4. The spinal cord passess down through the foramen magnum, or great hole of the skull, and the canal of the vertebra, till it reaches the second vertebra of the loins, where it generally terminates in a tapering point. Besides the bony case in which it is lodged, the cord is enclosed by a prolongation of the dura mater, which, however, does not adhere immediately to the bone, as it does in the skull. It also is supplied with extensions of the arachnoid and pia mater ; between which, there is usually a quantity of serous fluid, varying from two to six ounces, which seems to impart a certain degree of support by its pressure and obviates the effects of concussion.
5. The general form of the spinal cord is cylindrical, though somewhat flattened, from its transverse diameter being the greatest. Its thickness, however, is not uniform, as it bulges out at the lower part of the neck, where the nerves go off to the arms, and also at the lower part of the back, from whence spring the nerves of the legs. It is composed of grey and white, or cineritious and medullary matter, like the brain ; the situation of the two is, however, reversed ; the medullary matter being disposed in a thin layer upon the surface, while the grey portions occupies the centre. We, however, find the same arrangement in the medulla oblongata, and the central parts of the cerebrum and cerebellum. The chord, as I have already mentioned, is divided into two lateral halves by a groove in front and a similar groove behind. Besides this, there are on each side two lateral grooves faintly marked, from which the anterior and posterior nerves have their origin, so that in fact, the cord consists of four columns ; from the two anterior of which, the nerves of motion spring, and from the two posterior those of sensation.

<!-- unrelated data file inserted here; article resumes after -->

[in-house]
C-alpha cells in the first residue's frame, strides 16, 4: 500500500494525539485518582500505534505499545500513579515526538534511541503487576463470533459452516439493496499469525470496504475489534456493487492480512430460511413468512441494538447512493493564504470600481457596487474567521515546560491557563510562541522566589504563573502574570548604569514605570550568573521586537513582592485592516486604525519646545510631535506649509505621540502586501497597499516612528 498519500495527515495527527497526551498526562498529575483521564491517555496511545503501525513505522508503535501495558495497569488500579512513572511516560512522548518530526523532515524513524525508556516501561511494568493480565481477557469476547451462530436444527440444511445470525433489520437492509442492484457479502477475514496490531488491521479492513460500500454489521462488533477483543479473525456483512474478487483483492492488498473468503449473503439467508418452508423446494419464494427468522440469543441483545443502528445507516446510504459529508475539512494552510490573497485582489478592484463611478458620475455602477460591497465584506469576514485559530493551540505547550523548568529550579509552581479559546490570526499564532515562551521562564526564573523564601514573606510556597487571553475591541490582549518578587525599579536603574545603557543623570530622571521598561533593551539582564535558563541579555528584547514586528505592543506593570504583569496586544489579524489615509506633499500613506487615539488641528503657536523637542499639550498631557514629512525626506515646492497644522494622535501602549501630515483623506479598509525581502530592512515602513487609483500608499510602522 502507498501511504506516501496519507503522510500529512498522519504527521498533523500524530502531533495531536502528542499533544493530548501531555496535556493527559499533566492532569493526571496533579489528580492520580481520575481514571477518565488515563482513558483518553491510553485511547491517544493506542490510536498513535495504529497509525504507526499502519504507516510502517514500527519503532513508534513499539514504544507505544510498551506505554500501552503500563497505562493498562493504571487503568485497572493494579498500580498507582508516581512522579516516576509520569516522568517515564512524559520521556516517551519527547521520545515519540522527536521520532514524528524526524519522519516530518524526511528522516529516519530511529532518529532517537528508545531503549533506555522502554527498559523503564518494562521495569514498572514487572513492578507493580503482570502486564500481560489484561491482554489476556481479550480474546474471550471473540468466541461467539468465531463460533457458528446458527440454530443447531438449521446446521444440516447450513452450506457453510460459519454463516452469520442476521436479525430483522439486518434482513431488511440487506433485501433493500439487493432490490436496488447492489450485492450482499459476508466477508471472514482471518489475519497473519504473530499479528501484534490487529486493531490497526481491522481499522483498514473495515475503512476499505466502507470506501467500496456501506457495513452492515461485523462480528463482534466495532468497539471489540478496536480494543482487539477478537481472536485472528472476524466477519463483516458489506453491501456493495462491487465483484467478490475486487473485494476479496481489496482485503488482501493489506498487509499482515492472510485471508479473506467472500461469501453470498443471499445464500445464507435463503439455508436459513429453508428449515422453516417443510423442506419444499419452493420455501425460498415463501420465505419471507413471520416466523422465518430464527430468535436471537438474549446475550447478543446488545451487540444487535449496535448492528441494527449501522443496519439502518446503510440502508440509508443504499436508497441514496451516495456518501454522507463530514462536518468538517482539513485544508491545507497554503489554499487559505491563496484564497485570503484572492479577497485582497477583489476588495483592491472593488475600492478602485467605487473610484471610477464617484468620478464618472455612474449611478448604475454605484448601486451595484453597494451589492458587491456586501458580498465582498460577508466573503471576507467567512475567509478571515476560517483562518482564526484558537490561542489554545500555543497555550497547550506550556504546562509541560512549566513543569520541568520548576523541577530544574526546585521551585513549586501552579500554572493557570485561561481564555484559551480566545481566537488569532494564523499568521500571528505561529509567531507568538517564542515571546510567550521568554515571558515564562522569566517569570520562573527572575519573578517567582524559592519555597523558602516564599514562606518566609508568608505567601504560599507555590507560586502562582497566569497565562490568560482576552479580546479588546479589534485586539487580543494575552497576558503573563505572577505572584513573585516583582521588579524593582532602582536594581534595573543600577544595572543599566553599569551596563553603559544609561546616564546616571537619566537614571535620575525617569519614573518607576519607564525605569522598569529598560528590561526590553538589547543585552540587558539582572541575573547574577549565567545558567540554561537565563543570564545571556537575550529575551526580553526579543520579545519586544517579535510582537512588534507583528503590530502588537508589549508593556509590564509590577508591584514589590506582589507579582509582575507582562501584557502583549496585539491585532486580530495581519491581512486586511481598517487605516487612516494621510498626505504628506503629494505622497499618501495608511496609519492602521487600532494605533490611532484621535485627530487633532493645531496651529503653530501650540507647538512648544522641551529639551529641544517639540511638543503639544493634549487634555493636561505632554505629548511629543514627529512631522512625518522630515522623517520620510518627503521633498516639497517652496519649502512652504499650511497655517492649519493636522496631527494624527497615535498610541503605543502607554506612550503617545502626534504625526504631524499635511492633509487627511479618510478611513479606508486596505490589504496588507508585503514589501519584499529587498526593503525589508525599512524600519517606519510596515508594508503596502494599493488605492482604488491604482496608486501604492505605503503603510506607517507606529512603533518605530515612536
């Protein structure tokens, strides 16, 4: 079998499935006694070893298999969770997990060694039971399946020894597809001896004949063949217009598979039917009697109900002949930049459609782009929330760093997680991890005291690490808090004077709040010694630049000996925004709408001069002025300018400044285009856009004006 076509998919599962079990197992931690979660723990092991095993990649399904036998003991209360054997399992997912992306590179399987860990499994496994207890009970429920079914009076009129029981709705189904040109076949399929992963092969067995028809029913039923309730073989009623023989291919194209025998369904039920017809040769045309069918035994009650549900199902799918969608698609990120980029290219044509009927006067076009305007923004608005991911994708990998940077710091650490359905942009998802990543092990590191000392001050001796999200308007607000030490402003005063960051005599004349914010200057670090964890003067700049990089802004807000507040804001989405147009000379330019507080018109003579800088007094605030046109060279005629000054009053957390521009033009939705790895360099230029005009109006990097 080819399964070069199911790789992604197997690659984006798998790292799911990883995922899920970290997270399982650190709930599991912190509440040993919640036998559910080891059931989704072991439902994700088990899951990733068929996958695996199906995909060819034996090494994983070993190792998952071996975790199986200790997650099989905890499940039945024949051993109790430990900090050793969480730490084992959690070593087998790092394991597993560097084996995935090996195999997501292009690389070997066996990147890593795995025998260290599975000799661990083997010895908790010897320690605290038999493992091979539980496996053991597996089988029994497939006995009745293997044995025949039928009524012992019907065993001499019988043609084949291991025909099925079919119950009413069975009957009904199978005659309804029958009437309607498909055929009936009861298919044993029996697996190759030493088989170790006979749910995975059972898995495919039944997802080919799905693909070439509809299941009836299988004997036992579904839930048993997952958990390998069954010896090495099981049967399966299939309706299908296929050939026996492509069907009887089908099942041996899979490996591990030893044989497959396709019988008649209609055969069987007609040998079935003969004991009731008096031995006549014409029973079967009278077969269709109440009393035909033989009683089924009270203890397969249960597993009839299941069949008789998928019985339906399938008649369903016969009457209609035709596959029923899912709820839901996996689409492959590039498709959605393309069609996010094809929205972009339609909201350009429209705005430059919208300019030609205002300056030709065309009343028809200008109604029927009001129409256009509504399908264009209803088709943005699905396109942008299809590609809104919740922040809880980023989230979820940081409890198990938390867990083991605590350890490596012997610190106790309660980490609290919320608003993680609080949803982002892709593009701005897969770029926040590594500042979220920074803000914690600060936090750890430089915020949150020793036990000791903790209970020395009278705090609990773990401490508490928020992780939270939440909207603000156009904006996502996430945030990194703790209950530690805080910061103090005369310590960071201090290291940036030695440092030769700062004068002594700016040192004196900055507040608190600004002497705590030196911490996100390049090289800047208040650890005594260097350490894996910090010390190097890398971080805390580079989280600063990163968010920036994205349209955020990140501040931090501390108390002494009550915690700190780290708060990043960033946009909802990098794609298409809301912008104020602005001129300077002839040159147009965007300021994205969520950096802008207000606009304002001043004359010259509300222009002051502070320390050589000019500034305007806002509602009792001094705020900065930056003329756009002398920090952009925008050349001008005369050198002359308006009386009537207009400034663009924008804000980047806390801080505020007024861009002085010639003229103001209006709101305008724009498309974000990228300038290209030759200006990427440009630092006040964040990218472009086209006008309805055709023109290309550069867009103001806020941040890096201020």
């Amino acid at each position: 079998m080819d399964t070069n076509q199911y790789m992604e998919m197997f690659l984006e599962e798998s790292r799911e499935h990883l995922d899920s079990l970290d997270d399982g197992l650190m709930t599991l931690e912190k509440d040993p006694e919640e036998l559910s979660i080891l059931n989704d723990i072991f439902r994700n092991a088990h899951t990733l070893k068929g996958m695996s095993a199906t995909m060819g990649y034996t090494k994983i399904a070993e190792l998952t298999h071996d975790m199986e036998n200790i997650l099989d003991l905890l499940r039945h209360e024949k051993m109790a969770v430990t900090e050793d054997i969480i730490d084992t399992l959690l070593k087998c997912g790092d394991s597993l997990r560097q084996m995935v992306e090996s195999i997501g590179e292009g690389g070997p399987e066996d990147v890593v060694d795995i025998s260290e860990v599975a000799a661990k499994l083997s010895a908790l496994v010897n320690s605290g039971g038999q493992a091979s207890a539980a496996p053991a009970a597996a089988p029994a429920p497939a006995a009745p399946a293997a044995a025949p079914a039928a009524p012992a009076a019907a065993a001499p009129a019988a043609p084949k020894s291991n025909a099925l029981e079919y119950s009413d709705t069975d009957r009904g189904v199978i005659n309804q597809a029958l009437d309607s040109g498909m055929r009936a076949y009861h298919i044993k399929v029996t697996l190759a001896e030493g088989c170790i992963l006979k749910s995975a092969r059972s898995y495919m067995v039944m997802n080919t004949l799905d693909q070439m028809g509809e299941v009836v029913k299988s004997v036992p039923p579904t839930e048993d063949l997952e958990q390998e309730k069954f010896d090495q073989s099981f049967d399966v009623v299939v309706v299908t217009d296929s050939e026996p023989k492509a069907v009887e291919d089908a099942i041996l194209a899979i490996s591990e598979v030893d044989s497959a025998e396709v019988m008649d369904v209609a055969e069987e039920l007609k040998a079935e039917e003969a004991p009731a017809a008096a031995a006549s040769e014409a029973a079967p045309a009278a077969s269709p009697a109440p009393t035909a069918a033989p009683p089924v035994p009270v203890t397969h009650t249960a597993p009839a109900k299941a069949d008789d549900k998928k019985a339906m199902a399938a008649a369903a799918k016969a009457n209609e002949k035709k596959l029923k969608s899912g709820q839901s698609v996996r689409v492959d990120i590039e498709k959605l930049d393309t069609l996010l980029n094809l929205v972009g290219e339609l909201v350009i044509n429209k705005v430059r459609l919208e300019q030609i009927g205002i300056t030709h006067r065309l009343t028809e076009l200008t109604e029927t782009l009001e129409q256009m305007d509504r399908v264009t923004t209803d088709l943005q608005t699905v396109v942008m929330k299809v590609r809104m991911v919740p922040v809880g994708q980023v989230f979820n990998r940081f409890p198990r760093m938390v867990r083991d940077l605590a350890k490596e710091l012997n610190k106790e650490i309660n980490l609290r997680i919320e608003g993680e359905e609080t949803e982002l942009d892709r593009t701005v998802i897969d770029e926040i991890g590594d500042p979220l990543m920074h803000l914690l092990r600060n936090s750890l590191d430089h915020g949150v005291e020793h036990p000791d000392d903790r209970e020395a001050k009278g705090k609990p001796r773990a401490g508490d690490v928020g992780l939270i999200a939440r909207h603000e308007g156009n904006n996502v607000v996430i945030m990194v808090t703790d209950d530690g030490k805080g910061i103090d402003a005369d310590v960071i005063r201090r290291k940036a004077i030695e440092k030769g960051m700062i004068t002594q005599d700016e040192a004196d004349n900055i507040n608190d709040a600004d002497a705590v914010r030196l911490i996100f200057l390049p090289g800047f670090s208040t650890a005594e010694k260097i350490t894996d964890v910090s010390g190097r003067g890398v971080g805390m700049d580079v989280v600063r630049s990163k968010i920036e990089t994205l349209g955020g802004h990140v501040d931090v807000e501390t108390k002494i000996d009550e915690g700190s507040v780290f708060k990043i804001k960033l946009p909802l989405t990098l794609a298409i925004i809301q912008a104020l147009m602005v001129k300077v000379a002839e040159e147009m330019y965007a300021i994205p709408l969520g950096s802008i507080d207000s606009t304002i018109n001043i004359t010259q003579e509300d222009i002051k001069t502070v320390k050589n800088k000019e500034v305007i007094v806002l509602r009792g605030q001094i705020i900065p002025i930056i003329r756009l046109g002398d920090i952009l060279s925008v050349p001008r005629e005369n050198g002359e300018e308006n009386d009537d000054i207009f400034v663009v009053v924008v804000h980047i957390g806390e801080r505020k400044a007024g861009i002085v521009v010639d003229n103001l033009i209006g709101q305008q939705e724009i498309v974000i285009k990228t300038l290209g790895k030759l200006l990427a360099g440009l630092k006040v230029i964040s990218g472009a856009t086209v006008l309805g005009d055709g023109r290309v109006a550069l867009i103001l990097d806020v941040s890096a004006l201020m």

a, Spinal marrow.
b, Fibres of sensation.
c, Fibres of motion. e, Nerve.
6. There are thirty pairs of nerves that spring from the spinal marrow, viz., eight from the region of the neck, twelve from that of the back, and five from the pelvis. By examining the above cut, it will be seen that they arise by two roots, one from the anterior, and one from the posterior column. The fibres of the posterior swell out into a ganglion before they unite with the anterior.
7. A few years ago, Sir Charles Bell discovered, that by opening the spinal canal in a living animal, and dividing the posterior roots of the nerves, the parts to which they are distributed are deprived of feeling. The limb may be pricked or lacerated in any way, without the animal manifesting the least feeling, or indication of suffering, while at the same time the power of motion remains. He also found that when the posterior roots were divided, sensation was destroyed, but motion remained. One of Majendie's experiments, is interesting. Availing himself of the fact, that the introduction of nux vomica into the system, produces violent spasms, tremors, and rigidity of the muscles : he administered it to an animal, after having severed the anterior roots of the spinal nerves. The consequence was, that while all the museles, whose nerves remained entire, were thrown into a state of violent spasm ; those supplied with the nerves, whose roots had been divided, remained unaffected.